The Solution to Crystals

Greetings from Hot Springs, Arkansas. Nancy and I have had a wonderful week of digging quartz crystals. The truck is now much heavier, and we are tired but delighted. It was very hard to decide what to do for this week's experiment. I thought about another experiment with retinal fatigue, since all the digging in red clay left us seeing everything with a green hue. I also thought about revisiting the fact that you cannot identify a diamond by cutting glass. The quartz crystals we are digging scratch glass very easily. I wound up deciding on an experiment that helps explain why the crystals are here.

To see why, you will need:

  • water
  • sugar or salt
  • a pot
  • a stove
We will be heating water on the stove, so be sure that you have permission and an adult around to help.

Put about a two cups of water into the pot. Add some sugar, and stir until it dissolves. Keep adding sugar and stirring until you reach the point where no more sugar will dissolve. The solution is now saturated.

Then add about 4 more spoons of sugar. Stir and you should find that the sugar moves around, but does not dissolve. Place the pot on the stove. Turn the burner on low. As the water heats, stir it every minute or so. Very soon you should find that all the sugar has dissolved.

OK, so what does that have to do with the quartz crystals in Hot Springs, Arkansas? As you heated the water, it was able to dissolve more sugar. Making the water hotter will let it dissolve even more. Some chemicals will not dissolve at all in cold water, but will dissolve in hot water. As water gets hotter and hotter, it will dissolve more and more things.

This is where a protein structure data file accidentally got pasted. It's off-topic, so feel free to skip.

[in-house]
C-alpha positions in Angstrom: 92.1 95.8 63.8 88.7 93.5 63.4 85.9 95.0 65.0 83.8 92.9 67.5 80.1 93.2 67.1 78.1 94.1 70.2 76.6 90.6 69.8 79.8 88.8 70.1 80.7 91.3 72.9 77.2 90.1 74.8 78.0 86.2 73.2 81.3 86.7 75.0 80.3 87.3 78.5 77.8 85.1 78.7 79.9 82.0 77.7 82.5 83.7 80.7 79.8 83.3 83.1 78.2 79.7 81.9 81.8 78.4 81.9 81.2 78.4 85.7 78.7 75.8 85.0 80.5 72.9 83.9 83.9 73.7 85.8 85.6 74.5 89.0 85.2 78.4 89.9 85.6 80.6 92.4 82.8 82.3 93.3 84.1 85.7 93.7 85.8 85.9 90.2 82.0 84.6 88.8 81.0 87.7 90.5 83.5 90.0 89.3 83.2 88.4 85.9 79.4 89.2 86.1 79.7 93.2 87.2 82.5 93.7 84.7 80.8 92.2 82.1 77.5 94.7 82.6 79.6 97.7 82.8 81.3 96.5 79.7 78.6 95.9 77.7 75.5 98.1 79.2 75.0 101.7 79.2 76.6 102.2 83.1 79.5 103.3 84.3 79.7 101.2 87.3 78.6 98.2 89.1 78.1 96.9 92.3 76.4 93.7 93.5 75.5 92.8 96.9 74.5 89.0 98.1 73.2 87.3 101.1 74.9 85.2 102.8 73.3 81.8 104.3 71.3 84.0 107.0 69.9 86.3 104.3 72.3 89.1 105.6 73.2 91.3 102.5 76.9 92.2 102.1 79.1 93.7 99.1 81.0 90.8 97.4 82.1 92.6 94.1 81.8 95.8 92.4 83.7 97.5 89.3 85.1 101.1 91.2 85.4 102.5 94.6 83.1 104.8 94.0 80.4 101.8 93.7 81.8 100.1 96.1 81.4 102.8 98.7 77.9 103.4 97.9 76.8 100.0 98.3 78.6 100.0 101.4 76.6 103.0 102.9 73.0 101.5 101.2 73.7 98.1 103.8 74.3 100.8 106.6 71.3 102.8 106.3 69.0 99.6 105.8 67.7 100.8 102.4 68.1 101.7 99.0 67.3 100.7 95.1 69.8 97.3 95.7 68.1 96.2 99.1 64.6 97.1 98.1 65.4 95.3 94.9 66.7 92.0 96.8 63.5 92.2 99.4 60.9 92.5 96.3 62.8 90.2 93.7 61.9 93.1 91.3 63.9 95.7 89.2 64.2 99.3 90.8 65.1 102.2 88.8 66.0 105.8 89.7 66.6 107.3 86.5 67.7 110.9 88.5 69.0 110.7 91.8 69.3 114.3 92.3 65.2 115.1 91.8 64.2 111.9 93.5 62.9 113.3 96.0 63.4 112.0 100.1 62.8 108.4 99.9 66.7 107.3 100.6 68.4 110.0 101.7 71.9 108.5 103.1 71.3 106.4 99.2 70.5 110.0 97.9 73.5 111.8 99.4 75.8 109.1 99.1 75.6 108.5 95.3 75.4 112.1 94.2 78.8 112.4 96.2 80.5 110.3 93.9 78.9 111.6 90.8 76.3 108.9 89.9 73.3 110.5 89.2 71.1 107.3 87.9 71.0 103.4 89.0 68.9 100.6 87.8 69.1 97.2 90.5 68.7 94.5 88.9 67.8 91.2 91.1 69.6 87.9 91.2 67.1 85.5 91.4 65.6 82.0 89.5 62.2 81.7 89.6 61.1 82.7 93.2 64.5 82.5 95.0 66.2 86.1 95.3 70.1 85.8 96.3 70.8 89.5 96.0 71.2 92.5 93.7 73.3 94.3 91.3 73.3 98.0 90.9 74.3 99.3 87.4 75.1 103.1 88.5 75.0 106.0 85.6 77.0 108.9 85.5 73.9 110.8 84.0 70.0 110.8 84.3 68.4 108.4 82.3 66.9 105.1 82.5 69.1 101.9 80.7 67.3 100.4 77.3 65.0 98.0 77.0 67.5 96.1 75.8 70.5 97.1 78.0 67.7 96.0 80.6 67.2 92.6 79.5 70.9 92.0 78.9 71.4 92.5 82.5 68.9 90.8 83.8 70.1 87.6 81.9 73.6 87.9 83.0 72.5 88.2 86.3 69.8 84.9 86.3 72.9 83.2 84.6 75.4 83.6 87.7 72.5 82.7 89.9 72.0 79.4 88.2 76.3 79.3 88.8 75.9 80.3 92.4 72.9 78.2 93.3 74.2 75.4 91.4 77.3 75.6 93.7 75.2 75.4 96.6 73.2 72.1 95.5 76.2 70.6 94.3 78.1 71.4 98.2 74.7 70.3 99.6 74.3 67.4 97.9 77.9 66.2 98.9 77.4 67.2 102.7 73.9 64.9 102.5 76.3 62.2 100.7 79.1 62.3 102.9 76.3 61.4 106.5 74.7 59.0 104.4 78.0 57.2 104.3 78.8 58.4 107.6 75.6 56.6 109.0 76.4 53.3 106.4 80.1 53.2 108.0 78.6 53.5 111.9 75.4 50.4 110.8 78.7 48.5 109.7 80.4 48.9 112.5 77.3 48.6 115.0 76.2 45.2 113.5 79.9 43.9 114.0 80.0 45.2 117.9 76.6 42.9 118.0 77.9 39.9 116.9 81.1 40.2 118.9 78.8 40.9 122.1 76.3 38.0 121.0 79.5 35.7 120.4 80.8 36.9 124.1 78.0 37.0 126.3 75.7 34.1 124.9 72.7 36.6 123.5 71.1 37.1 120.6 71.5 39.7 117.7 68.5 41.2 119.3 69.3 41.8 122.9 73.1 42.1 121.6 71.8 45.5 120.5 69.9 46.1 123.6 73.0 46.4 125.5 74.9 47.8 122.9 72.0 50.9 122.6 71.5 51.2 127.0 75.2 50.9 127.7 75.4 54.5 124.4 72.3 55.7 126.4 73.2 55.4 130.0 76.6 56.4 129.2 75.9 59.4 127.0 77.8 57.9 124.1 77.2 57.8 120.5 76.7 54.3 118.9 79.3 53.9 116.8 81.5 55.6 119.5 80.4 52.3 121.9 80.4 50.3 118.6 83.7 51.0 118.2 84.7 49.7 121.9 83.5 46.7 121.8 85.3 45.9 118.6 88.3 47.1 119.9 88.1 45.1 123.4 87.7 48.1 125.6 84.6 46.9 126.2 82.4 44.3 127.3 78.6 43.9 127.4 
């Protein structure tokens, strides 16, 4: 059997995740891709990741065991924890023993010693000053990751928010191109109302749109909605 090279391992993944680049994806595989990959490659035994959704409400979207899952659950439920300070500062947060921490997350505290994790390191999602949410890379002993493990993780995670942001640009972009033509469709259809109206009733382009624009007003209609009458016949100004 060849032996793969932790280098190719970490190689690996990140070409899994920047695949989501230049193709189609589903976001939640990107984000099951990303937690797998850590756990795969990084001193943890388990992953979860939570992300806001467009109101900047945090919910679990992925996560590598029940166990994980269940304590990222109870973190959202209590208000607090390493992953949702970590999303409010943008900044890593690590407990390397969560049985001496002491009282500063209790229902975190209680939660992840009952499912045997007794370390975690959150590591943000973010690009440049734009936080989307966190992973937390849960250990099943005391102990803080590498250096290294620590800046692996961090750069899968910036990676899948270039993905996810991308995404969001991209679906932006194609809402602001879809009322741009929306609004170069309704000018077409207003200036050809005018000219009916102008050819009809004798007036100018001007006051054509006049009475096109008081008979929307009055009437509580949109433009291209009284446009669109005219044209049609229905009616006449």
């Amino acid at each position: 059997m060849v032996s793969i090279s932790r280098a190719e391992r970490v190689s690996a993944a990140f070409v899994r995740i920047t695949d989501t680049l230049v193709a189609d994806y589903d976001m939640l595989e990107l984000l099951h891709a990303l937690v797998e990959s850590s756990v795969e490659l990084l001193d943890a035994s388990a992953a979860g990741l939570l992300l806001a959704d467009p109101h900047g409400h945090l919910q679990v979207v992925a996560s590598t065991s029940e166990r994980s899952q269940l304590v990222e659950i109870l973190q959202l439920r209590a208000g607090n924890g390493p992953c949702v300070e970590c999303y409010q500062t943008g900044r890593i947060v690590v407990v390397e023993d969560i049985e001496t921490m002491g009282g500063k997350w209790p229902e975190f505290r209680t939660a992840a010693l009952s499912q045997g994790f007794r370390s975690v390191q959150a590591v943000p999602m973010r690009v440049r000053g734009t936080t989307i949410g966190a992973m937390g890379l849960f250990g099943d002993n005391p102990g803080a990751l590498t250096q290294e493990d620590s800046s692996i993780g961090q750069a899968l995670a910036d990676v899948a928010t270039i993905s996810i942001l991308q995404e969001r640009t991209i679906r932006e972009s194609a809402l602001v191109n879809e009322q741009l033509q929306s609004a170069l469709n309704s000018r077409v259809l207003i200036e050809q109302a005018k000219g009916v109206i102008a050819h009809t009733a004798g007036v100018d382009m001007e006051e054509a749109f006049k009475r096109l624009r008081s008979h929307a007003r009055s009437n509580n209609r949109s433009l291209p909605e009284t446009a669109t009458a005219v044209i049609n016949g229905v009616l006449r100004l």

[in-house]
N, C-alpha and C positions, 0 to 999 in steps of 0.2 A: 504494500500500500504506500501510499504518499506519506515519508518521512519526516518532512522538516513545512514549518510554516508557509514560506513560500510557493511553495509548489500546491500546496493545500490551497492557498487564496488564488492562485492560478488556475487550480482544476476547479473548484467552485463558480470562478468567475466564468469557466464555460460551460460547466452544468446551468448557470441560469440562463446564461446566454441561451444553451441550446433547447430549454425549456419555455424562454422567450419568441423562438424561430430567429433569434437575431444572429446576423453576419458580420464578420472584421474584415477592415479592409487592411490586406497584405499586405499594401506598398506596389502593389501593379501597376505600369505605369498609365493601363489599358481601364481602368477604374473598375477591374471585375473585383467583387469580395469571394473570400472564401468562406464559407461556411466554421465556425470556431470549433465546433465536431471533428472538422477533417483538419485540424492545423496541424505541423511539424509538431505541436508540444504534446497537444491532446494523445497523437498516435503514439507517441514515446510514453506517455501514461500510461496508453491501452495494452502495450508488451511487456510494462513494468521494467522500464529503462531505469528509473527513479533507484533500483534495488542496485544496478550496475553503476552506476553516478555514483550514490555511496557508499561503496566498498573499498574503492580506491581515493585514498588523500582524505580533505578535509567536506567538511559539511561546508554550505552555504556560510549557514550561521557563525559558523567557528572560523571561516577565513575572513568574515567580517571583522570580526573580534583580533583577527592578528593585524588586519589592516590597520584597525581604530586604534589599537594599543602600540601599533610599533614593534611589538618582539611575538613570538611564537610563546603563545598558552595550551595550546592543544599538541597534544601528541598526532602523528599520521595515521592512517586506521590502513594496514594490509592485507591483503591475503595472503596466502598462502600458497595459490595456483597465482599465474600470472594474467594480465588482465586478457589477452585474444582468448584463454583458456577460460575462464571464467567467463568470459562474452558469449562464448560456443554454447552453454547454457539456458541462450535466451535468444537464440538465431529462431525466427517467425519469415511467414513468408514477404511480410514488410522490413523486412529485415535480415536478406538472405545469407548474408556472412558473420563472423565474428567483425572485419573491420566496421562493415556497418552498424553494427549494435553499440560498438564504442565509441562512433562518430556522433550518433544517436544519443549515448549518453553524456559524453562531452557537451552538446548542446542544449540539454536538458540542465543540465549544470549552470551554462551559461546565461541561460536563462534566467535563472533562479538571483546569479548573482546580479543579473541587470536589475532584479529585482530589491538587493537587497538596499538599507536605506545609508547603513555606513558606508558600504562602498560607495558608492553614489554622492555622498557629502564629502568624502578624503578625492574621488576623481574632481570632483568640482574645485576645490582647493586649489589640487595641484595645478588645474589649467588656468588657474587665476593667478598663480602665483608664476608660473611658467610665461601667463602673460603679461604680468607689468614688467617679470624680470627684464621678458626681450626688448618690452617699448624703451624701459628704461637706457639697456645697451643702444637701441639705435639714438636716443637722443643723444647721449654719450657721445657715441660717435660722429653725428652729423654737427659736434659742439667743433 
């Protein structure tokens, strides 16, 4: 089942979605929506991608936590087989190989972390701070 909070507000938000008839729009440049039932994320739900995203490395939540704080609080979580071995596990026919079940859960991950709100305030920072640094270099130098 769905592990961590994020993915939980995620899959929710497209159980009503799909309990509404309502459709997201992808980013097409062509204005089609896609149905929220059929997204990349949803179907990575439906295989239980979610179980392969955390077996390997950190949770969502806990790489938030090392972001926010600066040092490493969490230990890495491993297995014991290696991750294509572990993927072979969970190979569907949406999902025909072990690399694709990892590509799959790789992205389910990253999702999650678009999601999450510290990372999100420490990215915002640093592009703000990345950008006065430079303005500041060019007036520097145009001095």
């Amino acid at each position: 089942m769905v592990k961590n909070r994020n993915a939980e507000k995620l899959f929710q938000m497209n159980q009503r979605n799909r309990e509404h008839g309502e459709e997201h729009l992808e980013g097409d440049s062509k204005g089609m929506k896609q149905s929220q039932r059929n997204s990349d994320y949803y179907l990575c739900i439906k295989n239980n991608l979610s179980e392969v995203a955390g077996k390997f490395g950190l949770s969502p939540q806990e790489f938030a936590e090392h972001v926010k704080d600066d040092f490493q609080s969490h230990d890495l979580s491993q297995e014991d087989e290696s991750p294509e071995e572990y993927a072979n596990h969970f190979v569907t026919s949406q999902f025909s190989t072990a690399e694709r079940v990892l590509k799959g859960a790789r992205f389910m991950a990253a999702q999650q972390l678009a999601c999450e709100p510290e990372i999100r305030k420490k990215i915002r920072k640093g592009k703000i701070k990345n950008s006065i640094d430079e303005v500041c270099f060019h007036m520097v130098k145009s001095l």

But, the temperature of water is limited by its boiling point. When you heat water to 212 degrees F (100 degrees C), it boils, changing from a liquid to a gas. Yet, there is a way to heat water to a higher temperature, without it boiling. You have to increase the air pressure.

If you lower air pressure, water boils at a lower temperature. That is why mountain climbers have trouble cooking food. The water boils at such a low temperature that the food does not cook. Just as lowering the air pressure lowers the boiling point, raising the air pressure will raise the boiling point. With enough pressure, you would be able to heat water to very high temperatures.

At pressures of 40,000 pounds per square inch, you can raise the temperature of water up to over 6330 degrees F (3500 degrees C). At that temperature, quartz will dissolve in water. But, how can nature produce that much heat and pressure? The answer is magma, molten rock. Areas where large bodies of molten rock have melted their way near the surface tend to have hydrothermal veins. These veins are usually made up mostly of quartz, where the super heated water has been forced into cracks in the surrounding rock. As the water cools, quartz and other minerals that are dissolved in it begin to crystallize. That is how the crystals we are digging formed. Knowing the science behind them makes them even more amazing.

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